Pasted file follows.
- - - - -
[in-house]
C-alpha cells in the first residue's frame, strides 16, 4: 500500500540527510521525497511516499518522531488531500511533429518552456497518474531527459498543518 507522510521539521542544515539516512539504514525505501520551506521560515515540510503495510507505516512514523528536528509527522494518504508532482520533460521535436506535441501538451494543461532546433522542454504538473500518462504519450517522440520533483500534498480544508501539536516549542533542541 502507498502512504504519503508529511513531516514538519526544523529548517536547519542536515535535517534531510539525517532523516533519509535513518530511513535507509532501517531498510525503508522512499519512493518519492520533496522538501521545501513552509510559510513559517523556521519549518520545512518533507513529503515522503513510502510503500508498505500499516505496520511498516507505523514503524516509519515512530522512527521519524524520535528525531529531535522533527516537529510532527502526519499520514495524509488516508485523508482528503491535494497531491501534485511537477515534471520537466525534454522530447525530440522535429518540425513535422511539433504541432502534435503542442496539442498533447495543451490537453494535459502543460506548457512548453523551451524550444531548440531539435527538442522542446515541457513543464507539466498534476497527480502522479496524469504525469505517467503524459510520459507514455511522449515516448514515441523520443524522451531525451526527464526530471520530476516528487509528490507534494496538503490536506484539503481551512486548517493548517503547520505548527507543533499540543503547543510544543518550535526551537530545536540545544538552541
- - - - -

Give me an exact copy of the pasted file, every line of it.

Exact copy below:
[in-house]
C-alpha cells in the first residue's frame, strides 16, 4: 500500500540527510521525497511516499518522531488531500511533429518552456497518474531527459498543518 507522510521539521542544515539516512539504514525505501520551506521560515515540510503495510507505516512514523528536528509527522494518504508532482520533460521535436506535441501538451494543461532546433522542454504538473500518462504519450517522440520533483500534498480544508501539536516549542533542541 502507498502512504504519503508529511513531516514538519526544523529548517536547519542536515535535517534531510539525517532523516533519509535513518530511513535507509532501517531498510525503508522512499519512493518519492520533496522538501521545501513552509510559510513559517523556521519549518520545512518533507513529503515522503513510502510503500508498505500499516505496520511498516507505523514503524516509519515512530522512527521519524524520535528525531529531535522533527516537529510532527502526519499520514495524509488516508485523508482528503491535494497531491501534485511537477515534471520537466525534454522530447525530440522535429518540425513535422511539433504541432502534435503542442496539442498533447495543451490537453494535459502543460506548457512548453523551451524550444531548440531539435527538442522542446515541457513543464507539466498534476497527480502522479496524469504525469505517467503524459510520459507514455511522449515516448514515441523520443524522451531525451526527464526530471520530476516528487509528490507534494496538503490536506484539503481551512486548517493548517503547520505548527507543533499540543503547543510544543518550535526551537530545536540545544538552541